Those Pesky Member Questions

They might look simple... but can come back to bite you
December 1, 2016

If you’ve been following our plan to get your college applications done before winter break, you’re almost there!

First things first… now is a good time to check in with your teachers, your school-based counselor, and any other recommenders to make sure they have what they need to get their letters in on time with a minimum of stress (for them!).

Now for today’s topic: those pesky “Member Questions.”

What’s a Member Question, you might ask?

If you’re using the Common App application platform to apply to college, you’ll see that there is a set of universal questions and a universal essay that you complete in the tab called “Common App.” But then there are also separate forms (“supplements”) to fill out for individual colleges. That’s where the colleges get to include questions and essays that are specific to them, above and beyond what’s in the Common App tab.

Not all colleges use these supplements — some colleges use just the Common App part of the application and call it a day. Those are less work for you.

But if any of your colleges do include supplements, their college-specific questions are called “Member Questions.”

(Why are they called “Member Questions”? Because the colleges are “members” of the Common App consortium of participating schools, and so the Common App labels those school-specific questions with reference to the colleges’ membership in the consortium. In the Common App universe, a college = a member. A bit insider-ish, it’s true.)

You’ll find a wide range of Member Questions depending on the kinds of colleges on your list. Some of those Member Questions look simple and straightforward but actually have longer-term consequences for you.

For example, a college supplement might ask you what your “preferred start term” is, and give you the options of “Fall” or “Spring” in the drop-down menu.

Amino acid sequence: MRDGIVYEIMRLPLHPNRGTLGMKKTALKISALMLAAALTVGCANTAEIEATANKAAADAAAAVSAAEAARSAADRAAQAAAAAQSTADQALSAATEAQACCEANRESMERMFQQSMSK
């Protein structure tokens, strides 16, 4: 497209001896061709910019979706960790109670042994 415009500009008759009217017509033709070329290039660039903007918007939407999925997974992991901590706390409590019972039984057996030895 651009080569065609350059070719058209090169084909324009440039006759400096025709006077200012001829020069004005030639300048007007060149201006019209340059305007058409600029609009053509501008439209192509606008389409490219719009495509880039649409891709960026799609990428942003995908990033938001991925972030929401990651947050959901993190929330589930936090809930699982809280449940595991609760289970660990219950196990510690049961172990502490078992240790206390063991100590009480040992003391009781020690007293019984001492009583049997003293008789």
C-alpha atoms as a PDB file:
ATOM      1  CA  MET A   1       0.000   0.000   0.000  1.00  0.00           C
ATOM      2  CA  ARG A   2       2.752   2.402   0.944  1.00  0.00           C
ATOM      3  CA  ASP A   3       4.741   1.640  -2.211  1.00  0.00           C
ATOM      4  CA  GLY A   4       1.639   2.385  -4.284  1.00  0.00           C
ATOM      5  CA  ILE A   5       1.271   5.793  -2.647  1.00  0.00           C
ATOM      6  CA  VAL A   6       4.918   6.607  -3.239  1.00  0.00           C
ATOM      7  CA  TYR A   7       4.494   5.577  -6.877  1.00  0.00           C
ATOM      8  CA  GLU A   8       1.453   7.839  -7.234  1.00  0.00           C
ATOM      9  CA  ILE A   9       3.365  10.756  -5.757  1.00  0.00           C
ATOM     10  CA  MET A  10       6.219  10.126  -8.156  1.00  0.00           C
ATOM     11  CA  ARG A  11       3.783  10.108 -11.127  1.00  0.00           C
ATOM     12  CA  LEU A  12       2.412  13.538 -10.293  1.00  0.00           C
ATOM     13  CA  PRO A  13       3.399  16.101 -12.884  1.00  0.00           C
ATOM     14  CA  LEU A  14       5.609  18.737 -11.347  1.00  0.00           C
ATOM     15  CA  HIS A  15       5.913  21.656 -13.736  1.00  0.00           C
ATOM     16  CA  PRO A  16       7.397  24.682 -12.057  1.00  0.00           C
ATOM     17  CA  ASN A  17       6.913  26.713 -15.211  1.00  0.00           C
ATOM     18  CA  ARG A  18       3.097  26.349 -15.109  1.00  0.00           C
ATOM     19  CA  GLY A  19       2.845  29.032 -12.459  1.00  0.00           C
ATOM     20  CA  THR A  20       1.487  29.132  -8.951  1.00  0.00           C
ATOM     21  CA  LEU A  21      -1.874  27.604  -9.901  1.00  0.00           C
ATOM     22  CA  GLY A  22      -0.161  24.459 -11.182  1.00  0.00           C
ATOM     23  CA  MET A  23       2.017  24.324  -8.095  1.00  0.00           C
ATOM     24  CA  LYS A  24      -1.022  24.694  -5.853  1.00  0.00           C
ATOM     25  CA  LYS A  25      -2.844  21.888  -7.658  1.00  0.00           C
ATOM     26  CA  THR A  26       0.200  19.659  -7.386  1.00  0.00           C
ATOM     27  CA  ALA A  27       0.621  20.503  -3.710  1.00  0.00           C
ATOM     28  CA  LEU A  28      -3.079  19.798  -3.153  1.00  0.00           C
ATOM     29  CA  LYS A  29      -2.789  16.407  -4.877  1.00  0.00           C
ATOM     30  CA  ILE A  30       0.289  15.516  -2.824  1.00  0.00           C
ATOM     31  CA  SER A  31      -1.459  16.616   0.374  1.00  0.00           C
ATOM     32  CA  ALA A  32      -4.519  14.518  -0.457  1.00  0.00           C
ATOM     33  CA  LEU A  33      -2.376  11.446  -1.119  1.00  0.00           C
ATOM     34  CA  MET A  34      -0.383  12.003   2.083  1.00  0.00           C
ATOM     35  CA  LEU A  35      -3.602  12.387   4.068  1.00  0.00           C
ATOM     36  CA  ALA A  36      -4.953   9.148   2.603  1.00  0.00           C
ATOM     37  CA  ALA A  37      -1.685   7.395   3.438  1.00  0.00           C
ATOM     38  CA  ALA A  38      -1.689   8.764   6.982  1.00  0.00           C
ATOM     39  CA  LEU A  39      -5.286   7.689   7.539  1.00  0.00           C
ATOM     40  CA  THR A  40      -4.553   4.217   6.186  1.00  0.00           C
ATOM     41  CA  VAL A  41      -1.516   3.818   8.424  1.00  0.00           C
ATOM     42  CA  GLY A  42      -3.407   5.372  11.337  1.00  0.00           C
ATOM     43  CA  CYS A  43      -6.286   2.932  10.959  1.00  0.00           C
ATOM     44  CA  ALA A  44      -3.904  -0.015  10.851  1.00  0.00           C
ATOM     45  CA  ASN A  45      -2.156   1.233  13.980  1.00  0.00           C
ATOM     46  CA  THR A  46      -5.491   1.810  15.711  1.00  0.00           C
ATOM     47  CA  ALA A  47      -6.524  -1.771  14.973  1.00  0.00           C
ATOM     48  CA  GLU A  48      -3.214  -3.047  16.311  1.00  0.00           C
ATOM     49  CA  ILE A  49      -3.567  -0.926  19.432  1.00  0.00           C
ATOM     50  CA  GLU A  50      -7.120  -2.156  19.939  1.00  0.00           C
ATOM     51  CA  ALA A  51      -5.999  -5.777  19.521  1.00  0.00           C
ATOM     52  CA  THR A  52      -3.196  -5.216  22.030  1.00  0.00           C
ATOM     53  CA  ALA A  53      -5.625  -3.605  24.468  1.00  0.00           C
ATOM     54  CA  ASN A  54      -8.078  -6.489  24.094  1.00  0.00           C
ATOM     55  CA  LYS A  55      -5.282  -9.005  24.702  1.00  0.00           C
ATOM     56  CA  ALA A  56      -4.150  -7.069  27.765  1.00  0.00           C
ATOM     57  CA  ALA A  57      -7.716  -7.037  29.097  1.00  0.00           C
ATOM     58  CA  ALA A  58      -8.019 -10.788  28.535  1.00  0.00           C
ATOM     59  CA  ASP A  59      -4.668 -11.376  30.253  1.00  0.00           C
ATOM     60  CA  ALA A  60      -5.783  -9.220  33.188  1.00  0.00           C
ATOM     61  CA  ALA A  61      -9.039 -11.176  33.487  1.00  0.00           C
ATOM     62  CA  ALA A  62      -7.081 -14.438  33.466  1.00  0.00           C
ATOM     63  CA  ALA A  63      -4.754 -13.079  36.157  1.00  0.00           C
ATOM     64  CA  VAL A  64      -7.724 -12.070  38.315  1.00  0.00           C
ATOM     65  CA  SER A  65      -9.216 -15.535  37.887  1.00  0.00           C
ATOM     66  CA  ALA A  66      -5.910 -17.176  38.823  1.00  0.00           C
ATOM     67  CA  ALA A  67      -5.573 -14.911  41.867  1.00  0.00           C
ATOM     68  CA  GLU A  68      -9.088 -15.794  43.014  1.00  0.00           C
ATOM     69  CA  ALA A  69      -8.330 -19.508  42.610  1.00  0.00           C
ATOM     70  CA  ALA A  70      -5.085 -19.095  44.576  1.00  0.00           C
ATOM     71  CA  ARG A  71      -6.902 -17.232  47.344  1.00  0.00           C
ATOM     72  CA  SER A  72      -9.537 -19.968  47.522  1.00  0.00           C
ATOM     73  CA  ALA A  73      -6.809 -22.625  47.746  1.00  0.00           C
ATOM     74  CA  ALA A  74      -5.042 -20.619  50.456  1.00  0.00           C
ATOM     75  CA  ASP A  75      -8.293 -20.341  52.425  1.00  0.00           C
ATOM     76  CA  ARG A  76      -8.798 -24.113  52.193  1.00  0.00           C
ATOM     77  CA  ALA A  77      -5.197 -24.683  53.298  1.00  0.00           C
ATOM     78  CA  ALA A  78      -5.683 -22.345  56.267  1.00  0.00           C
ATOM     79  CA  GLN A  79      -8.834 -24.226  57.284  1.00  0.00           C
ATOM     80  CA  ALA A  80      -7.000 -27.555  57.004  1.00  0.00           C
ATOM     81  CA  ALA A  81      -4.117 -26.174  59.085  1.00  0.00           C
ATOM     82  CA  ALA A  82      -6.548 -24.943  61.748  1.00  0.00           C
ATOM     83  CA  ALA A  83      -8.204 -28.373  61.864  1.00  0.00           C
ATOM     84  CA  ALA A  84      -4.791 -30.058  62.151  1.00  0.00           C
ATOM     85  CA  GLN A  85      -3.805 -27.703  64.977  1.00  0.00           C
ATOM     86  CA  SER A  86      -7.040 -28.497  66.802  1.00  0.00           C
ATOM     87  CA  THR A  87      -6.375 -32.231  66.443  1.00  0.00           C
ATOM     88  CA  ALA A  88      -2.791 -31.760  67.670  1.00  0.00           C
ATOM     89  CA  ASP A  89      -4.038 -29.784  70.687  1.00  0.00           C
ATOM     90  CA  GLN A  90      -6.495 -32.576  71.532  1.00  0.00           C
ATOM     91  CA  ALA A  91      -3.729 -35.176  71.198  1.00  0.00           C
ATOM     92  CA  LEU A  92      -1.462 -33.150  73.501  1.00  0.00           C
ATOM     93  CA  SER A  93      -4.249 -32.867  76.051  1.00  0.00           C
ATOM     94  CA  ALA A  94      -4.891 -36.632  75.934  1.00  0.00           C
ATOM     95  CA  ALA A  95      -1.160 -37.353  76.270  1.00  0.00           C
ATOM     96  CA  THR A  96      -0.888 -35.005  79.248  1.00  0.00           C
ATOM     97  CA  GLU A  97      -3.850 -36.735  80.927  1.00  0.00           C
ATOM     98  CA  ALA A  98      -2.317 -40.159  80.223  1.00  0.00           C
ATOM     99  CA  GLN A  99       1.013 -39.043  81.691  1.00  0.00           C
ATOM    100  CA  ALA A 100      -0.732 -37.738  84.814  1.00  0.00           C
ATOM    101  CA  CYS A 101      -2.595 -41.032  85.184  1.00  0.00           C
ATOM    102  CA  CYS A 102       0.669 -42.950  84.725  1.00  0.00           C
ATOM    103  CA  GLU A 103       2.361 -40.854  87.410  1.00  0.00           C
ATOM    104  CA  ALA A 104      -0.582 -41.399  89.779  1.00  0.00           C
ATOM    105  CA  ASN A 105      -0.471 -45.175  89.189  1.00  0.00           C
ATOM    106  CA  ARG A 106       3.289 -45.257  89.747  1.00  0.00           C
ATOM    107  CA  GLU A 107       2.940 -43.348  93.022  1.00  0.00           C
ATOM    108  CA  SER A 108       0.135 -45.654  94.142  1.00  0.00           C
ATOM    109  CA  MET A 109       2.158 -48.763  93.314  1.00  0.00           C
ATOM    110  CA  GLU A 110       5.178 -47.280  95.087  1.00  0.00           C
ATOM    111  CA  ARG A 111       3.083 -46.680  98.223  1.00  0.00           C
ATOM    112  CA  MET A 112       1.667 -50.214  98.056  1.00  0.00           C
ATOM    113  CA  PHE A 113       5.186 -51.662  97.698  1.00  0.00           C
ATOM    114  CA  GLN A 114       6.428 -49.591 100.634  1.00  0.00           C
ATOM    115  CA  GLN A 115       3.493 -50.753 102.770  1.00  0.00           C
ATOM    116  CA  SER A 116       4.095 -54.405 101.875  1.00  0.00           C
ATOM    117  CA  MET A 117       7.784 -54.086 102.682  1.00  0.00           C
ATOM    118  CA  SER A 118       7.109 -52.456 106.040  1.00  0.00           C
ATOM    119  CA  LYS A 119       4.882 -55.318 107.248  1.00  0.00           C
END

You might think, “That’s great, I have total flexibility. Woohoo!”

Well, maybe yes… and maybe no.

Some colleges do give you total flexibility with respect to start term and so you can think about which one makes most sense for you. Typically, though, you have to look up that information on the college’s website to confirm that you truly have both options as an incoming freshman.

Other colleges might list more than one start term in the drop-down menu, but in reality only the Fall term is an option for you if you are an incoming freshman; the other terms might be options only for transfer students, and that is often not spelled out in the question or in the drop-down. Another variation (there are several) might make Spring term available on a space available basis only, again without a heads-up.

Often you’ll have to root around on the college’s website to find out those details. But inli.ne is here to simplify things for you and give you the most important information right above each question.

Another example of a tricky member question is when a college asks you about your intended major. Sometimes the choice you select in the drop-down menu is binding, and sometimes it isn’t, but you wouldn’t always know that just from the question or the drop-down options. Inli.ne decodes the question and the answer choices for you so that you don’t lock yourself into a particular academic path unintentionally.

The lesson here is that even simple-looking questions in your college application can actually be a bit tricky, and the trickiness doesn’t always jump out at you. If you treat it as a simple question, you might have hurt your odds of admission, or limited your future options, without even realizing it. Inli.ne alerts you to those tricky bits in the Member Questions so that you don’t unintentionally fly through them without understanding the nuances.

Inli.ne is full of tips and tricks to help you ace the Common App questions, the Member Questions, and much more. You can purchase your copy here.

Anna Ivey is one of the founders of inli.ne. An experienced admissions consultant and a frequently cited media expert on the topic of college admissions, she is also co-author of the book How to Prepare a Standout College Application. Learn more about Anna's background here.

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